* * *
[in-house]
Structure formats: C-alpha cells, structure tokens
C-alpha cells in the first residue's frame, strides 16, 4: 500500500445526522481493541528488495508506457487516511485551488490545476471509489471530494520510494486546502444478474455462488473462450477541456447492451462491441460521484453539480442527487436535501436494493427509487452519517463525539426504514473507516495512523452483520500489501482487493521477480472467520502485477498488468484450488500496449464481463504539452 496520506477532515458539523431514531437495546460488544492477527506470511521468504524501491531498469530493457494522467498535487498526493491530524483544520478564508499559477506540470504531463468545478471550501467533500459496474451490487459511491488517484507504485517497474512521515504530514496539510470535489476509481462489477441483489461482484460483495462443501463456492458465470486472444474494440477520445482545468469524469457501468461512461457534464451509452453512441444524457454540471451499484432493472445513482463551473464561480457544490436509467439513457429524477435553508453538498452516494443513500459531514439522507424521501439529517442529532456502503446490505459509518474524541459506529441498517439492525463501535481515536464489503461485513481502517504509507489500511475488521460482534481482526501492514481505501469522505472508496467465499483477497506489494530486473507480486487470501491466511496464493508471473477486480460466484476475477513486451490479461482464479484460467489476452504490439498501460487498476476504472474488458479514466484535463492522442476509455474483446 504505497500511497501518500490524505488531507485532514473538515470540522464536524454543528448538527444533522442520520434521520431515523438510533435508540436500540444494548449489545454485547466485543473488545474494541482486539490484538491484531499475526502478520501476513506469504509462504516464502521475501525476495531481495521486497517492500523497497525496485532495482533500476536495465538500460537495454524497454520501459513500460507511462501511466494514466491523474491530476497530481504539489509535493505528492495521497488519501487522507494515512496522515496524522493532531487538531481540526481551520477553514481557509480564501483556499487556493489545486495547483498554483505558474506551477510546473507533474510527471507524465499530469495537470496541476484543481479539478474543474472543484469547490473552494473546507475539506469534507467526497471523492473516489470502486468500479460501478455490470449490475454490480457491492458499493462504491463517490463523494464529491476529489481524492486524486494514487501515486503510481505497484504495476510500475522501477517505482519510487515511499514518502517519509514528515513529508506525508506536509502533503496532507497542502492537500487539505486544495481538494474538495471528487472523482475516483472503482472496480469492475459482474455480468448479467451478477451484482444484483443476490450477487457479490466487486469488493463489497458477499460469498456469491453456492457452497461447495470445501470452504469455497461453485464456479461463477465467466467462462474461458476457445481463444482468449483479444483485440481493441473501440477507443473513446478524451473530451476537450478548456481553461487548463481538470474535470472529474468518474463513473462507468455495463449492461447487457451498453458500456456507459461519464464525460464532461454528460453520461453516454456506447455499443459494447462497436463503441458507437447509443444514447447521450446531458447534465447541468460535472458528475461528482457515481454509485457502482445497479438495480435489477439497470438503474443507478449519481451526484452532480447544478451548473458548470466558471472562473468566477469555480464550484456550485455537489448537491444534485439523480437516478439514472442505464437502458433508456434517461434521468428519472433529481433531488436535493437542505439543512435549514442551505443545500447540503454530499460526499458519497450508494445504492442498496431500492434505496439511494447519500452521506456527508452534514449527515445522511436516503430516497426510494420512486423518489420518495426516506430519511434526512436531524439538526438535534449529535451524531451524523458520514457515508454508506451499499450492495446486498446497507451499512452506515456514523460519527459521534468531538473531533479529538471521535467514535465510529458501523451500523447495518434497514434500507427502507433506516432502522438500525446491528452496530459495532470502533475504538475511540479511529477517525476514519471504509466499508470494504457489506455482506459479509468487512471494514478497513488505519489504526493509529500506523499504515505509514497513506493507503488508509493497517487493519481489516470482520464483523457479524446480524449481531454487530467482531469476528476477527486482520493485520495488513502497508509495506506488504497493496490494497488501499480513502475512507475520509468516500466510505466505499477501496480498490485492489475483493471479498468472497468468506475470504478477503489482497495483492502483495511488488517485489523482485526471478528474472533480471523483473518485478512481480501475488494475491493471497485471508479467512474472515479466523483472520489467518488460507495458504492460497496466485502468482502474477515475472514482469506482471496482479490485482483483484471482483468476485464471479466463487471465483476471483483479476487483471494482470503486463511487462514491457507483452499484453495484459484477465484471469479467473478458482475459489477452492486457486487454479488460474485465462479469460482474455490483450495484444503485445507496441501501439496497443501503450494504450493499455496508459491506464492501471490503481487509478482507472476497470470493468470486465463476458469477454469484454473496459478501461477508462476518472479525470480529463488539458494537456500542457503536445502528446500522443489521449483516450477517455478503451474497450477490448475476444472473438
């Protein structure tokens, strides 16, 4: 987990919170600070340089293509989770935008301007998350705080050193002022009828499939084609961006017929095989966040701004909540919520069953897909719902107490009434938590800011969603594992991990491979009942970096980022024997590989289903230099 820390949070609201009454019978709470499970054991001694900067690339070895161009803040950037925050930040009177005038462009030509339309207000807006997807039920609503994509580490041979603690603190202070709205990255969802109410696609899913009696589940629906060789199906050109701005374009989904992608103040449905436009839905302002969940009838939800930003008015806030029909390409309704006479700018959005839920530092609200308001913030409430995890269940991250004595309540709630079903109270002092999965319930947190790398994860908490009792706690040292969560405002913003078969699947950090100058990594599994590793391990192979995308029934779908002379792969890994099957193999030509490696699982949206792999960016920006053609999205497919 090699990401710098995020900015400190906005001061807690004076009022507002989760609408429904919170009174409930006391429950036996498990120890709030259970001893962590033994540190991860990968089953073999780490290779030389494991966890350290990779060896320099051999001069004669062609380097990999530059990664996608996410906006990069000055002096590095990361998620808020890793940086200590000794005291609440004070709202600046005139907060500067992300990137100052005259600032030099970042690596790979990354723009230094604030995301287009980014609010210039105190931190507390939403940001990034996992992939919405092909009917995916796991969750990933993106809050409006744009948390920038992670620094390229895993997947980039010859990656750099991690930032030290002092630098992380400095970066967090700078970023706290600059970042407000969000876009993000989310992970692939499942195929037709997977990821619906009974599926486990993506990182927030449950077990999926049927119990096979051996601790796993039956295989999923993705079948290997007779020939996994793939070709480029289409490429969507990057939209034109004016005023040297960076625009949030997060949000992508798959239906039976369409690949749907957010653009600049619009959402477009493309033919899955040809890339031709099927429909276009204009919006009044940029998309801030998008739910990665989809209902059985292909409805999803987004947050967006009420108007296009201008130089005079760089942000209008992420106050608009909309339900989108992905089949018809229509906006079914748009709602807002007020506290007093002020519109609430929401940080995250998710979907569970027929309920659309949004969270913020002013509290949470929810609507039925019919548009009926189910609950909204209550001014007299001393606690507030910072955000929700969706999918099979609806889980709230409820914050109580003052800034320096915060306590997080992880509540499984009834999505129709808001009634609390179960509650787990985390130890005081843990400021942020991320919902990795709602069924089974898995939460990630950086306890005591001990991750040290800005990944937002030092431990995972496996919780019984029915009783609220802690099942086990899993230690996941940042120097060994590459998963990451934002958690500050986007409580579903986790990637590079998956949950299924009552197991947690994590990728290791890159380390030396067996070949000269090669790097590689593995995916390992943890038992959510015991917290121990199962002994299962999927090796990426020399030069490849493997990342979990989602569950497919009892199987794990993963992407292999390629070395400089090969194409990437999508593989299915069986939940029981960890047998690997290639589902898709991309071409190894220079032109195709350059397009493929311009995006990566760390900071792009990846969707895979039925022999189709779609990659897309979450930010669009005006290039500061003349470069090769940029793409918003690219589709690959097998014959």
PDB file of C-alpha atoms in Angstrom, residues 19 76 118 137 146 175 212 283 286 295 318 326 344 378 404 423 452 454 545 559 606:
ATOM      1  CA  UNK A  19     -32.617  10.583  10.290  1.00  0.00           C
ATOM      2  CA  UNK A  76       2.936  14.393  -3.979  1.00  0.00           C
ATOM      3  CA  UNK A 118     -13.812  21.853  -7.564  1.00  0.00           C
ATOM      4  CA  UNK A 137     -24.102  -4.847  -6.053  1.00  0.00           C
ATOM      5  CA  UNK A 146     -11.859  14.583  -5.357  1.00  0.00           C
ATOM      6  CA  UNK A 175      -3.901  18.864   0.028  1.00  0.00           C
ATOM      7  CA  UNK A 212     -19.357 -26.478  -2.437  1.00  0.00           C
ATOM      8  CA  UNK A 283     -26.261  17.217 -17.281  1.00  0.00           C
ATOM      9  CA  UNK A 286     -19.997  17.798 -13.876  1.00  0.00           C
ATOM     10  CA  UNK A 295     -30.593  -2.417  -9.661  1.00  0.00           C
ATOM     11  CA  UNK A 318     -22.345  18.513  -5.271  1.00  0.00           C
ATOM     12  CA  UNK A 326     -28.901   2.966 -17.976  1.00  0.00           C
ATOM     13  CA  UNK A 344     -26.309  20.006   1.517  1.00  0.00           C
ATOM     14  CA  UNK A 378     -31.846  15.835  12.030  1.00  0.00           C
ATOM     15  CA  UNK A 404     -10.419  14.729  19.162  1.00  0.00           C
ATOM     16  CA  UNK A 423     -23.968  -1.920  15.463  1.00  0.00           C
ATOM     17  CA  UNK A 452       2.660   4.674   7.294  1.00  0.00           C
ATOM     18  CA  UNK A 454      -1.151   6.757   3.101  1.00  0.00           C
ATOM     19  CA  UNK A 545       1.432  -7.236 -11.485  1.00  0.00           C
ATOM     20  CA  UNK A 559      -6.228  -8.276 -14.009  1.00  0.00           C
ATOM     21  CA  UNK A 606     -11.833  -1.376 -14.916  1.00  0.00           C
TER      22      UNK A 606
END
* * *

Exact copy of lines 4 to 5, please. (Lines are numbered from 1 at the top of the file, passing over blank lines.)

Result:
């Protein structure tokens, strides 16, 4: 987990919170600070340089293509989770935008301007998350705080050193002022009828499939084609961006017929095989966040701004909540919520069953897909719902107490009434938590800011969603594992991990491979009942970096980022024997590989289903230099 820390949070609201009454019978709470499970054991001694900067690339070895161009803040950037925050930040009177005038462009030509339309207000807006997807039920609503994509580490041979603690603190202070709205990255969802109410696609899913009696589940629906060789199906050109701005374009989904992608103040449905436009839905302002969940009838939800930003008015806030029909390409309704006479700018959005839920530092609200308001913030409430995890269940991250004595309540709630079903109270002092999965319930947190790398994860908490009792706690040292969560405002913003078969699947950090100058990594599994590793391990192979995308029934779908002379792969890994099957193999030509490696699982949206792999960016920006053609999205497919 090699990401710098995020900015400190906005001061807690004076009022507002989760609408429904919170009174409930006391429950036996498990120890709030259970001893962590033994540190991860990968089953073999780490290779030389494991966890350290990779060896320099051999001069004669062609380097990999530059990664996608996410906006990069000055002096590095990361998620808020890793940086200590000794005291609440004070709202600046005139907060500067992300990137100052005259600032030099970042690596790979990354723009230094604030995301287009980014609010210039105190931190507390939403940001990034996992992939919405092909009917995916796991969750990933993106809050409006744009948390920038992670620094390229895993997947980039010859990656750099991690930032030290002092630098992380400095970066967090700078970023706290600059970042407000969000876009993000989310992970692939499942195929037709997977990821619906009974599926486990993506990182927030449950077990999926049927119990096979051996601790796993039956295989999923993705079948290997007779020939996994793939070709480029289409490429969507990057939209034109004016005023040297960076625009949030997060949000992508798959239906039976369409690949749907957010653009600049619009959402477009493309033919899955040809890339031709099927429909276009204009919006009044940029998309801030998008739910990665989809209902059985292909409805999803987004947050967006009420108007296009201008130089005079760089942000209008992420106050608009909309339900989108992905089949018809229509906006079914748009709602807002007020506290007093002020519109609430929401940080995250998710979907569970027929309920659309949004969270913020002013509290949470929810609507039925019919548009009926189910609950909204209550001014007299001393606690507030910072955000929700969706999918099979609806889980709230409820914050109580003052800034320096915060306590997080992880509540499984009834999505129709808001009634609390179960509650787990985390130890005081843990400021942020991320919902990795709602069924089974898995939460990630950086306890005591001990991750040290800005990944937002030092431990995972496996919780019984029915009783609220802690099942086990899993230690996941940042120097060994590459998963990451934002958690500050986007409580579903986790990637590079998956949950299924009552197991947690994590990728290791890159380390030396067996070949000269090669790097590689593995995916390992943890038992959510015991917290121990199962002994299962999927090796990426020399030069490849493997990342979990989602569950497919009892199987794990993963992407292999390629070395400089090969194409990437999508593989299915069986939940029981960890047998690997290639589902898709991309071409190894220079032109195709350059397009493929311009995006990566760390900071792009990846969707895979039925022999189709779609990659897309979450930010669009005006290039500061003349470069090769940029793409918003690219589709690959097998014959």
PDB file of C-alpha atoms in Angstrom, residues 19 76 118 137 146 175 212 283 286 295 318 326 344 378 404 423 452 454 545 559 606: